So we got anther cat. There is a story here, but I’m not going to go into it. Part of it is that, as it turns out, PetFinder.com is highly dangerous. So Leia came to live with us.

And then, a mere two days after we accidentally came home from the shelter with a cat, we found ourselves at another shelter for a field trip. This time we made it back home without any more bodies than we’d left with. Partly because I’m learning self-control, and partly because the shelter’s adoption area was closed.

bird on her feet

But the kids got to meet a bird, a bunny, a dog (Elliott opted to stay far away from said dog), and a snake. And a legless horse statue for some reason.

I don't even...

That evening Elliott had a karate class. There are things I like about this class and things I’m less comfortable with, but what impresses me is how much Elliott has improved in the class even though it’s got a lot of kids so that he doesn’t get a lot of one-on-one. Here he is demonstrating an upper block, and then doing the kata with the class.

showing sensei an upper block

i love the look on e's face here

The rest of the week:

Margie has been studying slavery in the colonies in history, multiplication in math, and punctuation and homonyms in grammar.

Elliott has also been studying homonyms as well as synonyms and antonyms, and he’s been working on addition and subtraction of numbers up to 100 in math.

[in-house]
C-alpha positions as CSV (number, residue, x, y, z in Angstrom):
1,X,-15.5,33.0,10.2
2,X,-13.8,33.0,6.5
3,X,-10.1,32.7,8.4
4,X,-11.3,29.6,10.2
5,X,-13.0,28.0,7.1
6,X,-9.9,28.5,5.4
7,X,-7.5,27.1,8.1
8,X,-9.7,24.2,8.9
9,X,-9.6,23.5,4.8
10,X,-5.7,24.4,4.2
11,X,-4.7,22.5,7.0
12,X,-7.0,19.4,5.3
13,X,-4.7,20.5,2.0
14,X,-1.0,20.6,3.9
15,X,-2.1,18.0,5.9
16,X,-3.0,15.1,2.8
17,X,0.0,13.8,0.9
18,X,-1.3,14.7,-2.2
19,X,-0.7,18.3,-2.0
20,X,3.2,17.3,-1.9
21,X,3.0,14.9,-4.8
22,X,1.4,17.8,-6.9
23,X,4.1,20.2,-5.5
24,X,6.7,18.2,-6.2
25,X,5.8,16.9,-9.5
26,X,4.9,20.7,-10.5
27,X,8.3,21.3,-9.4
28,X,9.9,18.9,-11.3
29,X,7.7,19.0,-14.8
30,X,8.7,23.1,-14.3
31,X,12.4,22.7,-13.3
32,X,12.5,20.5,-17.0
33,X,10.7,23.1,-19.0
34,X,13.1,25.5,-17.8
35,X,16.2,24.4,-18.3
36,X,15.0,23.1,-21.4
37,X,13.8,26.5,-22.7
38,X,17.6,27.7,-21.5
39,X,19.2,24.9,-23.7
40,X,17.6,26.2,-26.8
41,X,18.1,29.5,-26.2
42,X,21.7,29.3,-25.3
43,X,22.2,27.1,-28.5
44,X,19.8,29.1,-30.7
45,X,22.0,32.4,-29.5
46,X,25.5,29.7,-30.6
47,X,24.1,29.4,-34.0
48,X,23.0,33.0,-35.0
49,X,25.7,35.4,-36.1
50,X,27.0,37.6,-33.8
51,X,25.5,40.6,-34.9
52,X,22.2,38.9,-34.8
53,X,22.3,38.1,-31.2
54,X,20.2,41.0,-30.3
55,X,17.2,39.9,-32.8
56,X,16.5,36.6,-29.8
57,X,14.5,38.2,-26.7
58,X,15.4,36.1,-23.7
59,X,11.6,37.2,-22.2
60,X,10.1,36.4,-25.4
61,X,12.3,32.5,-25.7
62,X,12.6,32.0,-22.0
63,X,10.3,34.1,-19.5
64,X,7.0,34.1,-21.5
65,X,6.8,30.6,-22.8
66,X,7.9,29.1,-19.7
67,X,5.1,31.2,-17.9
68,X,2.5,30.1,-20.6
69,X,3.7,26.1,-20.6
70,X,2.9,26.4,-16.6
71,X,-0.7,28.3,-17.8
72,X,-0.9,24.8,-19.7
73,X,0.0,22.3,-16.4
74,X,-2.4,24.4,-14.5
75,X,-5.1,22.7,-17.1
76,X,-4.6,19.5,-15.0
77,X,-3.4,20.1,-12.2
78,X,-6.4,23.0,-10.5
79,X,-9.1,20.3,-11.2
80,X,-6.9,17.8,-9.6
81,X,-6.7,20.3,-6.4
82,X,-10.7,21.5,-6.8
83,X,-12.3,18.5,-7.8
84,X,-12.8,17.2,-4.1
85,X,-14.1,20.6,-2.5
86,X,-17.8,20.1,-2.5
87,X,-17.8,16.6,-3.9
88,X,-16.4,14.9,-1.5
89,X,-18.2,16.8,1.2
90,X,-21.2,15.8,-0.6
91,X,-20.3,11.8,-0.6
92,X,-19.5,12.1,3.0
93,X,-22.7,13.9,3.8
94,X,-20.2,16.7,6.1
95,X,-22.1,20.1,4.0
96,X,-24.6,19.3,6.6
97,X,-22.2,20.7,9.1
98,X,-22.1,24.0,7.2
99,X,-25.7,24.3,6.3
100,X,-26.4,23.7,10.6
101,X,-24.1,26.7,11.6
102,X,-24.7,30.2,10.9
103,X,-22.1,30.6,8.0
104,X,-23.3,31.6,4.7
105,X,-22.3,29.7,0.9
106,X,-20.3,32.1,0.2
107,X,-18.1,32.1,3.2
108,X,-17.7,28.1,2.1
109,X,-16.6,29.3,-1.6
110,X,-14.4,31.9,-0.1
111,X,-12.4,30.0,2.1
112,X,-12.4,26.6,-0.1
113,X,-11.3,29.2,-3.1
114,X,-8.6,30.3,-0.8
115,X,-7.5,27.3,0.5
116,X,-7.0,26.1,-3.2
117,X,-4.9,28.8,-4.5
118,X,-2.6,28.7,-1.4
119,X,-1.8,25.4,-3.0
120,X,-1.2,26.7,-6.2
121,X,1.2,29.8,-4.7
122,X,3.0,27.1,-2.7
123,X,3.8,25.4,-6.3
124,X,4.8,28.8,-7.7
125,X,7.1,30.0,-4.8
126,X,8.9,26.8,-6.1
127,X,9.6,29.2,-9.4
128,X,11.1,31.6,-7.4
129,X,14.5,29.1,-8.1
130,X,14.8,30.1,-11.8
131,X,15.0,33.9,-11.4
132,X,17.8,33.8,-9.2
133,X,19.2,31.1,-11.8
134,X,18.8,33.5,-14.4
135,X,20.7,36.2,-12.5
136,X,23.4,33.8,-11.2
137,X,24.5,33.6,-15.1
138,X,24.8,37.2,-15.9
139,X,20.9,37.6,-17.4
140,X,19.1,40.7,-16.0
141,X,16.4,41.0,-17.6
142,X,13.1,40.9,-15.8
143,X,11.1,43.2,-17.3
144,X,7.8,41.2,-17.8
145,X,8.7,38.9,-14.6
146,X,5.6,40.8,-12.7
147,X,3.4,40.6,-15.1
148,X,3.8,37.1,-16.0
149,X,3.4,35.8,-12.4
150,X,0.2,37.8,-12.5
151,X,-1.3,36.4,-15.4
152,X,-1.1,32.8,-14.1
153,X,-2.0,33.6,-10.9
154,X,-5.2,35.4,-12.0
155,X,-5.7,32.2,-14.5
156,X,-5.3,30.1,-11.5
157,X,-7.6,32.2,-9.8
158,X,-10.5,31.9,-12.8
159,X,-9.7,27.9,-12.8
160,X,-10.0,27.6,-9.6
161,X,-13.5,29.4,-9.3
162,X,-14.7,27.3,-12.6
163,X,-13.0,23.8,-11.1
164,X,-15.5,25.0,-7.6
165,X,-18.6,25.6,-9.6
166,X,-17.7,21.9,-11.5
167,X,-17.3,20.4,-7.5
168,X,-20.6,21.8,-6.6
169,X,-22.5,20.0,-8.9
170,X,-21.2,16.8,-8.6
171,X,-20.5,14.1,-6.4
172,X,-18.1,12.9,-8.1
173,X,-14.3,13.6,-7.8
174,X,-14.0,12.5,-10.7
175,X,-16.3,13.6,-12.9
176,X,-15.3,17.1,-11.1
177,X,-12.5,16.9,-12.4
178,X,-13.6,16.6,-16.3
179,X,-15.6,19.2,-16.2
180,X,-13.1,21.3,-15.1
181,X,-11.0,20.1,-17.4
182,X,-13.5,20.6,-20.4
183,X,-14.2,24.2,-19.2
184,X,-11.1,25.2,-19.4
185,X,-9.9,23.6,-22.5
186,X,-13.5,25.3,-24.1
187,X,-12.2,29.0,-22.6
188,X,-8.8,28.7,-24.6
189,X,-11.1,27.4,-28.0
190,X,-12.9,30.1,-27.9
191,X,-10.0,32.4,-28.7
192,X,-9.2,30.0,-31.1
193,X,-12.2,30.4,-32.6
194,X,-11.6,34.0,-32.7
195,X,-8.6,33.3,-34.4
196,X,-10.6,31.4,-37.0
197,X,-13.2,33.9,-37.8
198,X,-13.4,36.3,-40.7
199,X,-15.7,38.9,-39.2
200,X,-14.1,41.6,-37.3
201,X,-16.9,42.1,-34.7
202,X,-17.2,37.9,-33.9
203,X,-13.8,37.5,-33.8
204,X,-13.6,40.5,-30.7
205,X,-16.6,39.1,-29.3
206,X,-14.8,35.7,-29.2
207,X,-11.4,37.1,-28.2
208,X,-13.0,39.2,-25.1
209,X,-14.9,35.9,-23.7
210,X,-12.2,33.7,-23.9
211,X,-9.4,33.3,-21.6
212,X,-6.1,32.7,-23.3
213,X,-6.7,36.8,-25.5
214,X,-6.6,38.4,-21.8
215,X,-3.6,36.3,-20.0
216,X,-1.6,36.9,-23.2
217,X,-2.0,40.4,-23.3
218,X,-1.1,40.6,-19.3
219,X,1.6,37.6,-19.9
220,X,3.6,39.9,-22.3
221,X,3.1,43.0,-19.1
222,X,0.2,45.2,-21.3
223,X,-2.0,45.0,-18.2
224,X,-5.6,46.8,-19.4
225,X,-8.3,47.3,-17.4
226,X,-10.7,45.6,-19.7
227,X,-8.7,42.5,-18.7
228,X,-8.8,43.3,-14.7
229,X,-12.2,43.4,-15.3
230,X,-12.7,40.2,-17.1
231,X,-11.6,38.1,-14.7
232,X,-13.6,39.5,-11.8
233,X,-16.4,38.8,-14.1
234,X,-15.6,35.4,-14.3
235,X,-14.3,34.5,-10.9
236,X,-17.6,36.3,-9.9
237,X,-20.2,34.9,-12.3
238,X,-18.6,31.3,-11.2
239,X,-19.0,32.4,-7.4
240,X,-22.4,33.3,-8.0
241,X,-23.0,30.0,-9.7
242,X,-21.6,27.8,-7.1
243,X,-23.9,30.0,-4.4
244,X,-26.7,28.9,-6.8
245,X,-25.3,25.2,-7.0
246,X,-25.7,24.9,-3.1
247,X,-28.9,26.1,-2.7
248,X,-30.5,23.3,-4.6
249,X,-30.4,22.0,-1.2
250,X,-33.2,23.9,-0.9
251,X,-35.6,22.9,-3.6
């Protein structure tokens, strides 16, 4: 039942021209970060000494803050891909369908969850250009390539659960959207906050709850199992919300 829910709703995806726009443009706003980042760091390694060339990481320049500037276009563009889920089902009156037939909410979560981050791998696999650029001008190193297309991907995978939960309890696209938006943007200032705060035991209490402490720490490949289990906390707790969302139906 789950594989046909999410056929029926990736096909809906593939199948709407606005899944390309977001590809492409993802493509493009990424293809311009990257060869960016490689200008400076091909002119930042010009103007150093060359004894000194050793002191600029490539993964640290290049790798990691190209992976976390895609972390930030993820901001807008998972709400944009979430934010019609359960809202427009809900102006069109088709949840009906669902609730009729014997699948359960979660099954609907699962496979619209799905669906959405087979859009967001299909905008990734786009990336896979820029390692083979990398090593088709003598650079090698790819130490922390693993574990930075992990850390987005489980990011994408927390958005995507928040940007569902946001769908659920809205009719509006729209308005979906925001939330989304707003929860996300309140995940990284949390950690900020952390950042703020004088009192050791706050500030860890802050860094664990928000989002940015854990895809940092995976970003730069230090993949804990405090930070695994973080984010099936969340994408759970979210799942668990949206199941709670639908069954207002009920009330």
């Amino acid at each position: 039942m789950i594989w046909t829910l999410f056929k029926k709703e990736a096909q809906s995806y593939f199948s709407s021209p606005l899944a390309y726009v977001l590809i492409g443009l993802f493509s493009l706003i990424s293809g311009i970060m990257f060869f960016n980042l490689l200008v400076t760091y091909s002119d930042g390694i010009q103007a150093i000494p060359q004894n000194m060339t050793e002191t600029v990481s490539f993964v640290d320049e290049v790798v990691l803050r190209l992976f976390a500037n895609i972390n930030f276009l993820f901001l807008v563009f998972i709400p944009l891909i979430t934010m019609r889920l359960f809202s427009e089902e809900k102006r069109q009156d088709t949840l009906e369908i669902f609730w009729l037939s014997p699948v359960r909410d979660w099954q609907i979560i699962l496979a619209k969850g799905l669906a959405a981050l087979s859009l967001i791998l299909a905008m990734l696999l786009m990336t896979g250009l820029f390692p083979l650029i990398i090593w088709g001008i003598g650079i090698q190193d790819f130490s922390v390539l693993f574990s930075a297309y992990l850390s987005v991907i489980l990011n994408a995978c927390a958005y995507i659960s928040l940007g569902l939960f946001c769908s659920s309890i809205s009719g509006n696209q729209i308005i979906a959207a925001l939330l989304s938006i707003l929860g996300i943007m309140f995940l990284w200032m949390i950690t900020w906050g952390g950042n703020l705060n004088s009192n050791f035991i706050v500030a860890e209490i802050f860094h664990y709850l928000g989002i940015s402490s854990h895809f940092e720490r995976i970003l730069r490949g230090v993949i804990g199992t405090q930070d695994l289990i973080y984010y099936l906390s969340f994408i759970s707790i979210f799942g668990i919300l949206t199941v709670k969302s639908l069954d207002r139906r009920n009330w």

In science this week the kids looked at slides of pine needles and some other items under a microscope, they’ve been making trebuchets and catapults in engineering, they’ve been working on designing house plans in computers, and looked at the chemical reactions of iodine on foods.

Schooling on the floor.

I’m quite overdue in posting the stuff we did this week (well, the week in question). The kids had their junior theatre show this week and someday I might get around to editing it and uploading it. In any case, it was damn cute. Here’s a brief summary of the rest of the stuff they did:

Elliott worked on synonyms and antonyms in grammar, greater than and less than in math, did some map work on South America in geography, and worked with polarized lenses in science.

Margie did some map work in geography, read about the Revolutionary war in history, worked hard on multiplication in math, and set fire to stuff in science. No really. I have a worksheet to prove it. Best science class ever.

In science the kids both did this project, turning a perfectly innocent bar of Ivory soap into a mess of fun. (They did not turn the foam into homemade bars of soap, though.) Elliott’s class actually compared different kinds of soaps, but apparently that upset the smoke alarms and caused a brief evacuation (education!), so by the time Margie did that project on the following day, her class compared soaps mixed with flour or salt or other things. In Natural Science they studied soil and sifted through it to find leaves or worms or bugs. In computer science they used a computer program to make papercraft models of UFO’s. In engineering Elliott built a rocket launcher (slingshot) out of K’Nex, and Margie made a hot air balloon.